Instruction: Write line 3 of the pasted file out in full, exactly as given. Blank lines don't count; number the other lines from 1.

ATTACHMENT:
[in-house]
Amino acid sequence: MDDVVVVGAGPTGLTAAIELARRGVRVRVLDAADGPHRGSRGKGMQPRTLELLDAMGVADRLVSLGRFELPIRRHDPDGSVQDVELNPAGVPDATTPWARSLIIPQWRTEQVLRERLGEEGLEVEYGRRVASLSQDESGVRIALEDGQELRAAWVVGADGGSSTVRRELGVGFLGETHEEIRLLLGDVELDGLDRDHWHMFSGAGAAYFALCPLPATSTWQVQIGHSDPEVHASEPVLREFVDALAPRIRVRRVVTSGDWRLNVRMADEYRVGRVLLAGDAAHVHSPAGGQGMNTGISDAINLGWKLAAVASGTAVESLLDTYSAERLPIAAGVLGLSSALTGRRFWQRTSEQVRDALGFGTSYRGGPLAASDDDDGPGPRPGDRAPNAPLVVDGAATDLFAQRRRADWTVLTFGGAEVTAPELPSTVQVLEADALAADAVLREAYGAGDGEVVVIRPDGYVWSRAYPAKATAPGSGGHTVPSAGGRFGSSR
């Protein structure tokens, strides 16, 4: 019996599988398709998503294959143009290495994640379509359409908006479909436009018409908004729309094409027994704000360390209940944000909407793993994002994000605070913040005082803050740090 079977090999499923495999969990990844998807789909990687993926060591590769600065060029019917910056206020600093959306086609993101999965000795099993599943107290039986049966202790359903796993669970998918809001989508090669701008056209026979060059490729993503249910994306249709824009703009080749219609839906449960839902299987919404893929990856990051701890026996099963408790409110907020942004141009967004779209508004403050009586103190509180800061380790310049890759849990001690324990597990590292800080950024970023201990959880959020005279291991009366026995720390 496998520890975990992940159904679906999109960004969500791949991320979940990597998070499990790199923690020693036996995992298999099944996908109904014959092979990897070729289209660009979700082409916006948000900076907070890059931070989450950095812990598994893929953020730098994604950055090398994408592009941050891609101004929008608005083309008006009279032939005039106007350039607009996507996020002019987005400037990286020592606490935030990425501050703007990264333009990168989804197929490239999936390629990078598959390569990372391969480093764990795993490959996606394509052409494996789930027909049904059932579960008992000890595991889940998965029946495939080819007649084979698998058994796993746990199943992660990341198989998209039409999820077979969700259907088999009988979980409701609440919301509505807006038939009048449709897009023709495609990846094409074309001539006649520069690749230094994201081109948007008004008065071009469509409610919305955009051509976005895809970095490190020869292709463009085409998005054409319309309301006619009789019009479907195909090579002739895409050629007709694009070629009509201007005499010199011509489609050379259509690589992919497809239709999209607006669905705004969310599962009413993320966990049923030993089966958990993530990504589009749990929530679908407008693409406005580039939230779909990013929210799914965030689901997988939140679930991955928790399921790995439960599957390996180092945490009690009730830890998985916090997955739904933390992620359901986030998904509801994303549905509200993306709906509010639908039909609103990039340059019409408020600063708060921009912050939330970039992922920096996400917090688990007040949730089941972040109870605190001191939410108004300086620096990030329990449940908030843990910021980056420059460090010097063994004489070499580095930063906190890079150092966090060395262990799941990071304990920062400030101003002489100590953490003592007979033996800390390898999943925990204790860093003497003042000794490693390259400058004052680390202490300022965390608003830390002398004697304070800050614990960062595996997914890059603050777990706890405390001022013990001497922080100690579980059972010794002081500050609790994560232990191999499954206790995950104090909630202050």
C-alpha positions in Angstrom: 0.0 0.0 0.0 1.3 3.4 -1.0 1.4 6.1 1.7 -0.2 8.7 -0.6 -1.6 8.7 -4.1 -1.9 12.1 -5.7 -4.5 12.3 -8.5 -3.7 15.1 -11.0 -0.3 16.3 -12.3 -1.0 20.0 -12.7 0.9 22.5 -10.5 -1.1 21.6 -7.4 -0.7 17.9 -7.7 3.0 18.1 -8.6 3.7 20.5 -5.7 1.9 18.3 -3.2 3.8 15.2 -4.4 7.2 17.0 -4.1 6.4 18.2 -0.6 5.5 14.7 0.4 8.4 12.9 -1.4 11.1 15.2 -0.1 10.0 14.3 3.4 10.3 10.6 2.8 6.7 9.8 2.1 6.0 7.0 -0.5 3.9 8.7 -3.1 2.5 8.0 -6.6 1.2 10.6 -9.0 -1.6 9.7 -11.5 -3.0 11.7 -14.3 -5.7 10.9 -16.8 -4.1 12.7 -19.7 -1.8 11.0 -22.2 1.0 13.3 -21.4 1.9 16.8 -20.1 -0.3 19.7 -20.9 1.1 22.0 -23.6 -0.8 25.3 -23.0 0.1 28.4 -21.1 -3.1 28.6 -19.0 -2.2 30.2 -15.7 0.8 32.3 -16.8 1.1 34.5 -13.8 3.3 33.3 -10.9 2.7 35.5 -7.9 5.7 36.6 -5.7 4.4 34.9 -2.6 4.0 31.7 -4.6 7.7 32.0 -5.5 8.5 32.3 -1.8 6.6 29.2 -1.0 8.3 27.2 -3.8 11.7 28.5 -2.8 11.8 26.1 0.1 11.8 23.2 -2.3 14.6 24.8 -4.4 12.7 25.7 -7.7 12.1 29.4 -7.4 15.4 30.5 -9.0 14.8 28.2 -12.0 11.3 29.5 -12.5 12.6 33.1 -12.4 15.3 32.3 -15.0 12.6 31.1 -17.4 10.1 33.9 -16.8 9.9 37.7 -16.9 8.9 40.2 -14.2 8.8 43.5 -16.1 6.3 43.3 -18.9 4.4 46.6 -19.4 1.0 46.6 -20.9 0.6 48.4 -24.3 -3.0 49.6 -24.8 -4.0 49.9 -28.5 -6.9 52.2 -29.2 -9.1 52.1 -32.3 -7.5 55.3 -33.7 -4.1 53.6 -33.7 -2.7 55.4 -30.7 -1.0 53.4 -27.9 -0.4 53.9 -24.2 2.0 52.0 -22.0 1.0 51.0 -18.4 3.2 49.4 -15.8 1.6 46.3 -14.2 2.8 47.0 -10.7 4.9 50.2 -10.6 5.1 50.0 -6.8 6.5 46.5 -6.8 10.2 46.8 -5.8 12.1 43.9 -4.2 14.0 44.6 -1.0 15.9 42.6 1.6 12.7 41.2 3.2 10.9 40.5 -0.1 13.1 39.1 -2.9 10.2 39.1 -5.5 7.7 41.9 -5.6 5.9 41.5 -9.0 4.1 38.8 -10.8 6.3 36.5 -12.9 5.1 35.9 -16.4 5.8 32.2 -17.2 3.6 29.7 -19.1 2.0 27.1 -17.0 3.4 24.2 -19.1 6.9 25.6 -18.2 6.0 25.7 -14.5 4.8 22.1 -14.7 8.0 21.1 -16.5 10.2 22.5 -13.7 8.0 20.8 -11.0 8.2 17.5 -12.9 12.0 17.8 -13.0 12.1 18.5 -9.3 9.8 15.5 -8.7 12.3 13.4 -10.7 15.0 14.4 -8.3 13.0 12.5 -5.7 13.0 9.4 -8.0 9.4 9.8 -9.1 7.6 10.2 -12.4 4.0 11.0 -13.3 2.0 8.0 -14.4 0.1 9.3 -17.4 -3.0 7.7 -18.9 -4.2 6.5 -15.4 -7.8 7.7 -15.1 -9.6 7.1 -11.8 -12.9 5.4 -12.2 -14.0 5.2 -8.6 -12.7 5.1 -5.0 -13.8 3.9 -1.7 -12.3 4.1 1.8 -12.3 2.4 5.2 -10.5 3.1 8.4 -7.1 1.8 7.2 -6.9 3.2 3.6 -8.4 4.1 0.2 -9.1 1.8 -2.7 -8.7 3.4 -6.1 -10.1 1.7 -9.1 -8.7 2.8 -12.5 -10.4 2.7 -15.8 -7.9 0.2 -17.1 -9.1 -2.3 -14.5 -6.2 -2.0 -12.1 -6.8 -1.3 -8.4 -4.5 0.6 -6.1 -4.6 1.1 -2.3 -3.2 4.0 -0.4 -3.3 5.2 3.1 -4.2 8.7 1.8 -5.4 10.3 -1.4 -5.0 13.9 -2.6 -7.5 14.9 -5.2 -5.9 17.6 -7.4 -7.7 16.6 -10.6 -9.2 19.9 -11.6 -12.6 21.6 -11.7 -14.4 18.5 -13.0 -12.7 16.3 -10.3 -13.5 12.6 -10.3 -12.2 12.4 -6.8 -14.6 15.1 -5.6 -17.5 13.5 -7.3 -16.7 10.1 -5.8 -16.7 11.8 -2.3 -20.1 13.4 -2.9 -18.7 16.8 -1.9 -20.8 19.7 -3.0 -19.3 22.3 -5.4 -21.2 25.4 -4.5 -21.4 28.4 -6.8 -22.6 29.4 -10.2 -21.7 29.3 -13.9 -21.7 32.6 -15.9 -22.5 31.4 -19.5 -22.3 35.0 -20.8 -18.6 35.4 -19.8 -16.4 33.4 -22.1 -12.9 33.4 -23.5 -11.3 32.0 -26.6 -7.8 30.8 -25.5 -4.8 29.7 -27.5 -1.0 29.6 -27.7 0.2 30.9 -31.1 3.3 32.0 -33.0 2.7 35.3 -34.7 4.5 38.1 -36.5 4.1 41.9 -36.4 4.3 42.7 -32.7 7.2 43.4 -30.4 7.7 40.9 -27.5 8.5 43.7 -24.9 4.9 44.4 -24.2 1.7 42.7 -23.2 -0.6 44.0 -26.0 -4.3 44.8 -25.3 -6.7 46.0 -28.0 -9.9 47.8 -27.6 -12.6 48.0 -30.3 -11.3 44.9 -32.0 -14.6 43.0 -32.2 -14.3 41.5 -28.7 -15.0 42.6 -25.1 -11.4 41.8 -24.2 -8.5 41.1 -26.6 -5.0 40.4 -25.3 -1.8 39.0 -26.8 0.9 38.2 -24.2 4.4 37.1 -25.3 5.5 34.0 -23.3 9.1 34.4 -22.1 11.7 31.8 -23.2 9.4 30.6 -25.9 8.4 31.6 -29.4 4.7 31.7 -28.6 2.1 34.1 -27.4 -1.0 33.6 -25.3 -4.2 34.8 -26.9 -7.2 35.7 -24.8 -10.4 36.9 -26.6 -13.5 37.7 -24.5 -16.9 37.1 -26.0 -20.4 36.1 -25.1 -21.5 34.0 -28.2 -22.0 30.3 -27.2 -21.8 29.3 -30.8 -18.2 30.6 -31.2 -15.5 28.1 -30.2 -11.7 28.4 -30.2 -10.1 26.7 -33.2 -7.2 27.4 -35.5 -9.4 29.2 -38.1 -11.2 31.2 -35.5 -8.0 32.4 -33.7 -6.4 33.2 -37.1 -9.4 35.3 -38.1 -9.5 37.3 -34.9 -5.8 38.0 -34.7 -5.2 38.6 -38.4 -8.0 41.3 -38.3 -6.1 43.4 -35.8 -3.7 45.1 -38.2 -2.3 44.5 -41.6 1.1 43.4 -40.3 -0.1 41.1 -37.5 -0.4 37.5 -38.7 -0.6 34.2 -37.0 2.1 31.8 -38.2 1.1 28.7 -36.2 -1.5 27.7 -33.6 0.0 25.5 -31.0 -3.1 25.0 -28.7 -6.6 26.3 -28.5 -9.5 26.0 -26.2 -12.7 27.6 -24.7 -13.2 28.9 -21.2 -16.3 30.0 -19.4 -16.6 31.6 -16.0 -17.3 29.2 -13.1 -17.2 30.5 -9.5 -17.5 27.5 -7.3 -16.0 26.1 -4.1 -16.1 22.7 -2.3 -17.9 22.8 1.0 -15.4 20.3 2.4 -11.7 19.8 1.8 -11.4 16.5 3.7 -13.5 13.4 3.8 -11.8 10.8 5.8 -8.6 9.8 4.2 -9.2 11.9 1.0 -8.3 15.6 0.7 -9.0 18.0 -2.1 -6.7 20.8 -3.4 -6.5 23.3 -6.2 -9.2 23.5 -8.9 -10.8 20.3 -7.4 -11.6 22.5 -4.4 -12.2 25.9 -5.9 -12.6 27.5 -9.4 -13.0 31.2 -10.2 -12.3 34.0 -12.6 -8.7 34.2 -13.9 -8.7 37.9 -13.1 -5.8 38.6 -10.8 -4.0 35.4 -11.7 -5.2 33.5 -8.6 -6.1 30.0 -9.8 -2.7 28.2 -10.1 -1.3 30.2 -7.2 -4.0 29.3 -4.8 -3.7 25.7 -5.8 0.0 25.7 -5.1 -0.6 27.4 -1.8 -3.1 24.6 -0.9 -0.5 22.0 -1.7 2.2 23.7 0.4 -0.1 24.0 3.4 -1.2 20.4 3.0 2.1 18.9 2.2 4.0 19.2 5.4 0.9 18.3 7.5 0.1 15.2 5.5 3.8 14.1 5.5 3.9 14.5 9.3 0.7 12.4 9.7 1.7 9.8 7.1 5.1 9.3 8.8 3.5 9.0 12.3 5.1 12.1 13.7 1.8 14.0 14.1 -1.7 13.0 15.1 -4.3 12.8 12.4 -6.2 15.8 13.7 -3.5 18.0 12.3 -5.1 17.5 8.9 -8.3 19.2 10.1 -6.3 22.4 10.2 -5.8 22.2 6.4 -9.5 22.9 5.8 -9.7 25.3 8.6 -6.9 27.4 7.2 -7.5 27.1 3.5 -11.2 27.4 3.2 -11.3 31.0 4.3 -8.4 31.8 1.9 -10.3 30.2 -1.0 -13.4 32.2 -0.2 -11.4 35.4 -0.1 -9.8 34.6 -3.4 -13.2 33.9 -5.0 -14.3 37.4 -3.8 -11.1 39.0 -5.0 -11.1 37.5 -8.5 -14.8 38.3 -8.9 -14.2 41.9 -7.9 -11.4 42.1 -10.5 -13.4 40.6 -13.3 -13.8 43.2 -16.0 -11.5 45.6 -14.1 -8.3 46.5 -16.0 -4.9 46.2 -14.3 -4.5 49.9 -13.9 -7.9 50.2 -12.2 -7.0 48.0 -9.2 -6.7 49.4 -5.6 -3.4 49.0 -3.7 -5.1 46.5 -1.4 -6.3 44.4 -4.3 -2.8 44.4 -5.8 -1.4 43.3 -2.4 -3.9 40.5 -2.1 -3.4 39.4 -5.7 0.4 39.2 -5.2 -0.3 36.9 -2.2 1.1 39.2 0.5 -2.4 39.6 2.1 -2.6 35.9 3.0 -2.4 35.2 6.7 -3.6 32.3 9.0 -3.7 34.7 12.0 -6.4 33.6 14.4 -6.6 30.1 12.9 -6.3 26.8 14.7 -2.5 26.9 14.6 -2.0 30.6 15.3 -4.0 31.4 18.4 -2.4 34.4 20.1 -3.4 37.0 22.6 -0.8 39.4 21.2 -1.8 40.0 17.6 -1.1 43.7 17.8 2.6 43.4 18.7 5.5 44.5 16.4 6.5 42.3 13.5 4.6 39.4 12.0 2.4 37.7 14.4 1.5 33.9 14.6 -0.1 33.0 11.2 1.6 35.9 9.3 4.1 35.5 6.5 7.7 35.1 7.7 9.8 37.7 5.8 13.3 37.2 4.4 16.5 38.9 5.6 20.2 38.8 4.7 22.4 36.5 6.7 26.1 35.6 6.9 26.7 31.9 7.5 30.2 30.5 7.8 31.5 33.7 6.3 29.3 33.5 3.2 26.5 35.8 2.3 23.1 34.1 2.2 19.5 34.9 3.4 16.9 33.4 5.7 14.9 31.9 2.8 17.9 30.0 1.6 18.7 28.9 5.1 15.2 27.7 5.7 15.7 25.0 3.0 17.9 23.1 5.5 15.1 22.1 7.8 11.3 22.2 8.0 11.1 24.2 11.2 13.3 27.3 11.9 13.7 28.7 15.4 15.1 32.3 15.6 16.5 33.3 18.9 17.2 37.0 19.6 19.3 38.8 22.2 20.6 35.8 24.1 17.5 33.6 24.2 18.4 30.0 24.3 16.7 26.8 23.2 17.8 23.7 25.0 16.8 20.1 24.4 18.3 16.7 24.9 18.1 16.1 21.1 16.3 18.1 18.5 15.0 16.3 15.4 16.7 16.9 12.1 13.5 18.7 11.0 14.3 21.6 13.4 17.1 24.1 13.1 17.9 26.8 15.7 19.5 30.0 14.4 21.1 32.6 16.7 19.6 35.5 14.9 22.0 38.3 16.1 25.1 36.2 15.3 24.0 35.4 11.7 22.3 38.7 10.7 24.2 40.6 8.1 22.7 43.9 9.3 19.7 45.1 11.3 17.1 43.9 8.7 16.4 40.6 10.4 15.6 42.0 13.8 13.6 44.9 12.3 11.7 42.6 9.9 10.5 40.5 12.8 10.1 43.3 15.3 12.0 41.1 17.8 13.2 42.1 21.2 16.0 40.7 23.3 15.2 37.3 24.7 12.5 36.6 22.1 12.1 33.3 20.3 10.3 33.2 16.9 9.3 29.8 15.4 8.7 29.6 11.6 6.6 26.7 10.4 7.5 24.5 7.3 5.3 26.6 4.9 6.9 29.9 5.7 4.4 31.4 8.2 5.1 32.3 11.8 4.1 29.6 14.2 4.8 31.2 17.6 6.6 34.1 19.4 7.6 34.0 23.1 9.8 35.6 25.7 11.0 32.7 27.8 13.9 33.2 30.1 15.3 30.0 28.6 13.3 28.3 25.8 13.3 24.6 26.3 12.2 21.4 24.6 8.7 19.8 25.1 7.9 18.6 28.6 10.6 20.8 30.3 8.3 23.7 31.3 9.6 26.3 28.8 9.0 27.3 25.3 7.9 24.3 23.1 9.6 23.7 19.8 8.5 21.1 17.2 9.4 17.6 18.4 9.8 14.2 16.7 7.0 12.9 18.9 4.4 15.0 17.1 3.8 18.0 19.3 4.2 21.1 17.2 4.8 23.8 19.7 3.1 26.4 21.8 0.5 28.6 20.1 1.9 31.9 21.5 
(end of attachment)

């Protein structure tokens, strides 16, 4: 019996599988398709998503294959143009290495994640379509359409908006479909436009018409908004729309094409027994704000360390209940944000909407793993994002994000605070913040005082803050740090 079977090999499923495999969990990844998807789909990687993926060591590769600065060029019917910056206020600093959306086609993101999965000795099993599943107290039986049966202790359903796993669970998918809001989508090669701008056209026979060059490729993503249910994306249709824009703009080749219609839906449960839902299987919404893929990856990051701890026996099963408790409110907020942004141009967004779209508004403050009586103190509180800061380790310049890759849990001690324990597990590292800080950024970023201990959880959020005279291991009366026995720390 496998520890975990992940159904679906999109960004969500791949991320979940990597998070499990790199923690020693036996995992298999099944996908109904014959092979990897070729289209660009979700082409916006948000900076907070890059931070989450950095812990598994893929953020730098994604950055090398994408592009941050891609101004929008608005083309008006009279032939005039106007350039607009996507996020002019987005400037990286020592606490935030990425501050703007990264333009990168989804197929490239999936390629990078598959390569990372391969480093764990795993490959996606394509052409494996789930027909049904059932579960008992000890595991889940998965029946495939080819007649084979698998058994796993746990199943992660990341198989998209039409999820077979969700259907088999009988979980409701609440919301509505807006038939009048449709897009023709495609990846094409074309001539006649520069690749230094994201081109948007008004008065071009469509409610919305955009051509976005895809970095490190020869292709463009085409998005054409319309309301006619009789019009479907195909090579002739895409050629007709694009070629009509201007005499010199011509489609050379259509690589992919497809239709999209607006669905705004969310599962009413993320966990049923030993089966958990993530990504589009749990929530679908407008693409406005580039939230779909990013929210799914965030689901997988939140679930991955928790399921790995439960599957390996180092945490009690009730830890998985916090997955739904933390992620359901986030998904509801994303549905509200993306709906509010639908039909609103990039340059019409408020600063708060921009912050939330970039992922920096996400917090688990007040949730089941972040109870605190001191939410108004300086620096990030329990449940908030843990910021980056420059460090010097063994004489070499580095930063906190890079150092966090060395262990799941990071304990920062400030101003002489100590953490003592007979033996800390390898999943925990204790860093003497003042000794490693390259400058004052680390202490300022965390608003830390002398004697304070800050614990960062595996997914890059603050777990706890405390001022013990001497922080100690579980059972010794002081500050609790994560232990191999499954206790995950104090909630202050």